UK—Dalya Alberge of the The Guardian reports that in 2008 the Tate had attempted to dispose of its photographic archive, which included photographs of artworks and “some items nearly a century old that were amassed by generations of curators, allowing them to trace changes of attribution, ownership, and condition. The images came from scholars, conservators, government [...] Read more
  • 27

    Whitney’s ‘Break with Corporate Sponsors’ Announcement a Hoax

    NEW YORK—The Web page, at whitney2012.org, looks official enough. The typeface matches the one used by the Whitney Museum of American Art, and it purports to offer the latest news about the museum’s upcoming Biennial exhibition. It even features links to exhibition listings and other information on the Whitney’s site, whitney.org. But the page is actually a [...] Read more

    Sarah Sze to Represent the United States at the 55th Venice Biennale

    VENICE—The Bronx Museum of the Arts will be featuring the work of Sarah Sze in the US Pavilion at the 2013 Venice Biennale. Sze’s installation, titled Triple Point, will be a series of “constructed environments” filling the building and extending into the courtyard beyond. The forty-three-year-old artist’s project will seek to respond to the Palladian-style architecture [...] Read more

    Occupy Wall Street’s Arts and Labor Group Calls for End to Whitney Biennial in 2014

    NEW YORK—The Occupy Wall Street’s Arts and Labor group has published a letter to the Whitney Museum of American Art calling for the end to the Whitney Biennial in 2014. The Arts and Labor group claims that the Whitney Biennial “upholds a system that benefits collectors, trustees, and corporations at the expense of art workers.” They [...] Read more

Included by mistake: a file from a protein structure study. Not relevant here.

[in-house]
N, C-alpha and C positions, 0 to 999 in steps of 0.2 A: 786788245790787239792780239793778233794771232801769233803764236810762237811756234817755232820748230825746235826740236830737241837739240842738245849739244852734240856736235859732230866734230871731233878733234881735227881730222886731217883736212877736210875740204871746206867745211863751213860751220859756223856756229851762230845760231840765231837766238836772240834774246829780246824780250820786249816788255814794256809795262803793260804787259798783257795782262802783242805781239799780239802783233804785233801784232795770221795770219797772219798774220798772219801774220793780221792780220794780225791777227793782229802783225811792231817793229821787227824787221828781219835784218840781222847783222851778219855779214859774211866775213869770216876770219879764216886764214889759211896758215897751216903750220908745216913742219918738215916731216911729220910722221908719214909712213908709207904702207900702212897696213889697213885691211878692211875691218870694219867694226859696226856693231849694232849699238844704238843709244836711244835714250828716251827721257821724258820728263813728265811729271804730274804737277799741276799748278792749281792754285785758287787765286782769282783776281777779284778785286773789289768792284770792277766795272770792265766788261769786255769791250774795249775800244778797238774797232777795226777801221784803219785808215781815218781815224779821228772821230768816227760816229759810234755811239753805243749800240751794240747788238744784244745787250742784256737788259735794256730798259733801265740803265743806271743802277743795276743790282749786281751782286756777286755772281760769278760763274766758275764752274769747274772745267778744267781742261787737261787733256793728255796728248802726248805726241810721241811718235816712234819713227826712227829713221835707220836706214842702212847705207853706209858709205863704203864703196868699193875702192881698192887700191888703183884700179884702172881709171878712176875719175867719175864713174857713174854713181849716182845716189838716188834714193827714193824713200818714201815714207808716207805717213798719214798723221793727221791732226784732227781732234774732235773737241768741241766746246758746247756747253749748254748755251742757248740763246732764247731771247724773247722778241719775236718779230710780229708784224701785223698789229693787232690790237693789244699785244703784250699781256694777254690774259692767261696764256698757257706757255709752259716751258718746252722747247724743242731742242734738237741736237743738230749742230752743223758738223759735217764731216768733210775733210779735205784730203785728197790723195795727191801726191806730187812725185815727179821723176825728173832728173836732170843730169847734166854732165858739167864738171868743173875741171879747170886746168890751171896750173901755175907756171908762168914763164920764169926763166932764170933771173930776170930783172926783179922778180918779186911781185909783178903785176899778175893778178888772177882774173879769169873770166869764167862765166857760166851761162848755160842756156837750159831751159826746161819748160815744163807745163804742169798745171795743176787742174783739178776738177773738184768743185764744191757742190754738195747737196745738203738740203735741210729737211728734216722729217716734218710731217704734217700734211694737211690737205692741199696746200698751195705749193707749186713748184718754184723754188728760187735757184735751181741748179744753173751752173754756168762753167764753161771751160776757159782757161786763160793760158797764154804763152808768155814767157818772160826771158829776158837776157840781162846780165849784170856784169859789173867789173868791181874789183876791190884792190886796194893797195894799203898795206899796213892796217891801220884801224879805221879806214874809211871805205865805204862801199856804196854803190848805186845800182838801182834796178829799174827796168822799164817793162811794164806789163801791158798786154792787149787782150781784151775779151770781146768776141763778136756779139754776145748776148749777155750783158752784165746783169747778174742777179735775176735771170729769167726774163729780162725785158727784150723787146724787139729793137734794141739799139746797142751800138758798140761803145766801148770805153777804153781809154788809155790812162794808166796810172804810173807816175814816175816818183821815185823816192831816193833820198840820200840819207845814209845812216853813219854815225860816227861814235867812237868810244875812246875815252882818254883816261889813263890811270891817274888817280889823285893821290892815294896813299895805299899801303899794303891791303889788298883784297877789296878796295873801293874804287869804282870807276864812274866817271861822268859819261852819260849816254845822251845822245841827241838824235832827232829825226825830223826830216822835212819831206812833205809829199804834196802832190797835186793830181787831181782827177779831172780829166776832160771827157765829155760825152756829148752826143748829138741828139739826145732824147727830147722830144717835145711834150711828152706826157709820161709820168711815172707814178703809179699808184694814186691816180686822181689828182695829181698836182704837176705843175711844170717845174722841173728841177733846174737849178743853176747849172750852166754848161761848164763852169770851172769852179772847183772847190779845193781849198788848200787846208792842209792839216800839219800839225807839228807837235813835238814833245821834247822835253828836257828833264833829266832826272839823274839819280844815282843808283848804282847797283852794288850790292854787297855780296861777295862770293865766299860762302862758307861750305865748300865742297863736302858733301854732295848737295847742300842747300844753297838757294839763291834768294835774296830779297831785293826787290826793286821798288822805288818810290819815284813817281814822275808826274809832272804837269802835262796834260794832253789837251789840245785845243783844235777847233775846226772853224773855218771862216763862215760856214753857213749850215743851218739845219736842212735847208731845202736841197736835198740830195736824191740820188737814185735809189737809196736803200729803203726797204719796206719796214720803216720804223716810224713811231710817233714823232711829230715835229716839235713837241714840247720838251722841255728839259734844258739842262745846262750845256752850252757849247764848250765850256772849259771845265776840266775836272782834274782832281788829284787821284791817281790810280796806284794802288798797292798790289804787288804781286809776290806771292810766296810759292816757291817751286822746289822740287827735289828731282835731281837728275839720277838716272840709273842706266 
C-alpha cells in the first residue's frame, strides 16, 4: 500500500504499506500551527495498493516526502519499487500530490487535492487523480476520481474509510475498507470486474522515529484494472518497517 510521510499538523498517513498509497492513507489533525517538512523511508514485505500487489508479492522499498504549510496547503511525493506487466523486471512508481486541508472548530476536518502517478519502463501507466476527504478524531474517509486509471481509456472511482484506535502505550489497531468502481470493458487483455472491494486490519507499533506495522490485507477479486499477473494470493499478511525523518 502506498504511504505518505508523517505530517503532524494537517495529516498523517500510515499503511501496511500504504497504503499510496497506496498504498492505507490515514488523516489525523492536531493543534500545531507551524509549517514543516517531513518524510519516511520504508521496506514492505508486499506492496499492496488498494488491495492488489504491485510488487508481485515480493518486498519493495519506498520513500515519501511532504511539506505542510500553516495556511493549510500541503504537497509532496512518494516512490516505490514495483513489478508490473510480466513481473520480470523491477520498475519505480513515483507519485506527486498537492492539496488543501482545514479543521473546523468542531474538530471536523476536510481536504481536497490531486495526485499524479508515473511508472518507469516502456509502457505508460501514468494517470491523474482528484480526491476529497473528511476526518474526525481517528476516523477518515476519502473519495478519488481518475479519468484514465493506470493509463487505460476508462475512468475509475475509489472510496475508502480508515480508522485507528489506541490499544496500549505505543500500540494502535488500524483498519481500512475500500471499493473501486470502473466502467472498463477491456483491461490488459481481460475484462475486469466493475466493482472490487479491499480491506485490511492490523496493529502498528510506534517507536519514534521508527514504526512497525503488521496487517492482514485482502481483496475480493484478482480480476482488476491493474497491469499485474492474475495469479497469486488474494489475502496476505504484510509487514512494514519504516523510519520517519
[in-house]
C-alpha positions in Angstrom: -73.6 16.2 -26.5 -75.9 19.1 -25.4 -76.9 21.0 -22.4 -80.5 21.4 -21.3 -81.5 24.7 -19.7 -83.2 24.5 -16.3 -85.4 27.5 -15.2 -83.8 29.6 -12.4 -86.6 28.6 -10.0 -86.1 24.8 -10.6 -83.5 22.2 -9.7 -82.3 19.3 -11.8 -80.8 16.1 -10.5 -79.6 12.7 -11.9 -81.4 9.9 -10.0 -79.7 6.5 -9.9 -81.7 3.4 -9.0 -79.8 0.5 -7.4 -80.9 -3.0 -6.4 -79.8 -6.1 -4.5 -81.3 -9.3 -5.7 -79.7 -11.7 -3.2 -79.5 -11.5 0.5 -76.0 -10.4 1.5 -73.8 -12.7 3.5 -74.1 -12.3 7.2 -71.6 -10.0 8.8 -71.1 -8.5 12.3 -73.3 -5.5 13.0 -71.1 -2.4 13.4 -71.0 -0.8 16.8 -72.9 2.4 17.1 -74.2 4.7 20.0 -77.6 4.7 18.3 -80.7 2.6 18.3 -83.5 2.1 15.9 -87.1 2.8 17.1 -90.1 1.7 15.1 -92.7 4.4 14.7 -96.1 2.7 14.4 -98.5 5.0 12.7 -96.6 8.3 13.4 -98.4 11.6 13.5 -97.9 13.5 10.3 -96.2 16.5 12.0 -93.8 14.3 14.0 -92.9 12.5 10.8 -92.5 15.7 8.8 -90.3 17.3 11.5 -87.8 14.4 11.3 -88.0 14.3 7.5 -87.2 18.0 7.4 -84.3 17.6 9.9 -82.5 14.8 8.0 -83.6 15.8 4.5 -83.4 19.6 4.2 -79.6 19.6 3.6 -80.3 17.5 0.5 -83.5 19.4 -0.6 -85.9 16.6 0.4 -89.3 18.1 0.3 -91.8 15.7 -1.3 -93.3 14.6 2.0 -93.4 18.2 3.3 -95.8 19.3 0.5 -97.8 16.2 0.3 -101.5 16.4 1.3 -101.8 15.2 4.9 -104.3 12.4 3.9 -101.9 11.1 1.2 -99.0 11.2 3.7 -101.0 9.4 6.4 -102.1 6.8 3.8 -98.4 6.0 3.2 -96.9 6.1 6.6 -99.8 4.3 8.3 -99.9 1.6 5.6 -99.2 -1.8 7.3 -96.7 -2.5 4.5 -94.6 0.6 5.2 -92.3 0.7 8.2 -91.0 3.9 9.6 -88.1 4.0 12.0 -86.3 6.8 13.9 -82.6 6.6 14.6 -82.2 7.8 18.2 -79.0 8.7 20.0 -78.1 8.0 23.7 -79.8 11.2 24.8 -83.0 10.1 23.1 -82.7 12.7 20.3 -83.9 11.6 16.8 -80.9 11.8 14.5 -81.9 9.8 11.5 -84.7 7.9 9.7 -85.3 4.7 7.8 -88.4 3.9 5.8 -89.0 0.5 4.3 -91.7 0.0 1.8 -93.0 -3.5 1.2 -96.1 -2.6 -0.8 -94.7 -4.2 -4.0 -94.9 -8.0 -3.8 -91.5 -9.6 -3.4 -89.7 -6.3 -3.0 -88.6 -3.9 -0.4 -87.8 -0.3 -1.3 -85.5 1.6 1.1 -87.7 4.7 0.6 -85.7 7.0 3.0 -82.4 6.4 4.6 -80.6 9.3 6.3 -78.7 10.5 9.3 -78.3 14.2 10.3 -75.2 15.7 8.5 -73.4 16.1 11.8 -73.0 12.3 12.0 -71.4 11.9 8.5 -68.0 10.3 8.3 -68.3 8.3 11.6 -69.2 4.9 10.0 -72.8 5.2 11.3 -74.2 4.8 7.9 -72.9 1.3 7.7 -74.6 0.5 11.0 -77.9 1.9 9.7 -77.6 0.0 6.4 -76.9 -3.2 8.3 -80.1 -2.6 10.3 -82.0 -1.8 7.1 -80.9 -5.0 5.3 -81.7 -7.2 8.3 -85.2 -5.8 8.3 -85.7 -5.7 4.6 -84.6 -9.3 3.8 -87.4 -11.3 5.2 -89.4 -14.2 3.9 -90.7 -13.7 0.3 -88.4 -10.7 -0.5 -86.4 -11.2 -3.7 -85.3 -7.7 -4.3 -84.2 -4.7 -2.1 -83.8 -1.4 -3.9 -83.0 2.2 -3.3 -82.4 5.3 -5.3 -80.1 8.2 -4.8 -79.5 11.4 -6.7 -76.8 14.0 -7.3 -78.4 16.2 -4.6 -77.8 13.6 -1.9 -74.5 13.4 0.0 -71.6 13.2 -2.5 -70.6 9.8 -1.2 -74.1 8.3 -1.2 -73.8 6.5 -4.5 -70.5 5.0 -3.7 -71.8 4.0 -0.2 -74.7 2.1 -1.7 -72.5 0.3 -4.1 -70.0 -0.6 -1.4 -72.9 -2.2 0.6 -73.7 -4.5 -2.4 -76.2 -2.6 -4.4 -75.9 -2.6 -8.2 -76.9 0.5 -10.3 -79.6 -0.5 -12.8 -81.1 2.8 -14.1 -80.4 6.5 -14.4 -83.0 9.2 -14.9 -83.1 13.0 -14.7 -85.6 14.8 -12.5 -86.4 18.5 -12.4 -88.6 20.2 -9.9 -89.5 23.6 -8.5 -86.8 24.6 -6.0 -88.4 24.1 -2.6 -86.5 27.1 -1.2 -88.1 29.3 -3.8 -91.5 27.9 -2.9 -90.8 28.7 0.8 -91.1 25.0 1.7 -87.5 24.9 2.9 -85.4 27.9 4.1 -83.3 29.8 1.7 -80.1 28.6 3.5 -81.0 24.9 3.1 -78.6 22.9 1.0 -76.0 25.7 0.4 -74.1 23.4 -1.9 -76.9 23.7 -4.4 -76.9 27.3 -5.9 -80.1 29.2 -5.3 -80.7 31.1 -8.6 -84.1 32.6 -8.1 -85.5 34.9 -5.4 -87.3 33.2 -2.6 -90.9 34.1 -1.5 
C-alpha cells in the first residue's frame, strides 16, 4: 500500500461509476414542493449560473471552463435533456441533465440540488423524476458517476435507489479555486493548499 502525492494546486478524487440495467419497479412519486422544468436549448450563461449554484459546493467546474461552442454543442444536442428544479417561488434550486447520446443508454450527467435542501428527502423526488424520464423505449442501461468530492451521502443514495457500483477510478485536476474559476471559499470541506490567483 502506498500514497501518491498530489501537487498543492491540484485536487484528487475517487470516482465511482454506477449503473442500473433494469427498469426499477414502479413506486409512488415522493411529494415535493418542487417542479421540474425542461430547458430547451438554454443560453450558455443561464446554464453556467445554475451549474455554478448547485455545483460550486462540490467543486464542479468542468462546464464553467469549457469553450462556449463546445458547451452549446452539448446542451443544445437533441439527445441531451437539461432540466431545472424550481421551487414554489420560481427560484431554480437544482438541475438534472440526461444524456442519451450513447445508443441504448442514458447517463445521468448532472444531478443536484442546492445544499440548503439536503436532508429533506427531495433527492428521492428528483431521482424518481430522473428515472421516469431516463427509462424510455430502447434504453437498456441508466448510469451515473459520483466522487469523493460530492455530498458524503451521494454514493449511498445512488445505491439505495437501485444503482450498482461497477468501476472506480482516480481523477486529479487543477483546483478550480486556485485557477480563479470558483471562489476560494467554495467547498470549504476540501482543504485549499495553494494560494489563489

Kickstarter Claims to Eclipse NEA in Funding Dollars

    NEW YORK—Carl Franzen for Talking Points Memo reports that Yancey Strickler, cofounder of Internet startup Kickstarter, has announced that the group’s platform will generate over 150 million dollars in funding for artistic projects in 2012—exceeding cultural funding by the National Endowment for the Arts (NEA) 2012 fiscal year budget by four million dollars. While Kickstarter allows [...] Read more
  • 24

    Ruscha, Weiner, Oursler and Others Transform Water Tanks into Works of Art

    NEW YORK—Word Above the Street, a New York-based non-profit organisation, plans to transform 300 rooftop water tanks across New York City into works of art to raise awareness on the global water supply. For 12 weeks during the spring and summer of 2013, the Water Tank Project will host works by artists including Ed Ruscha, [...] Read more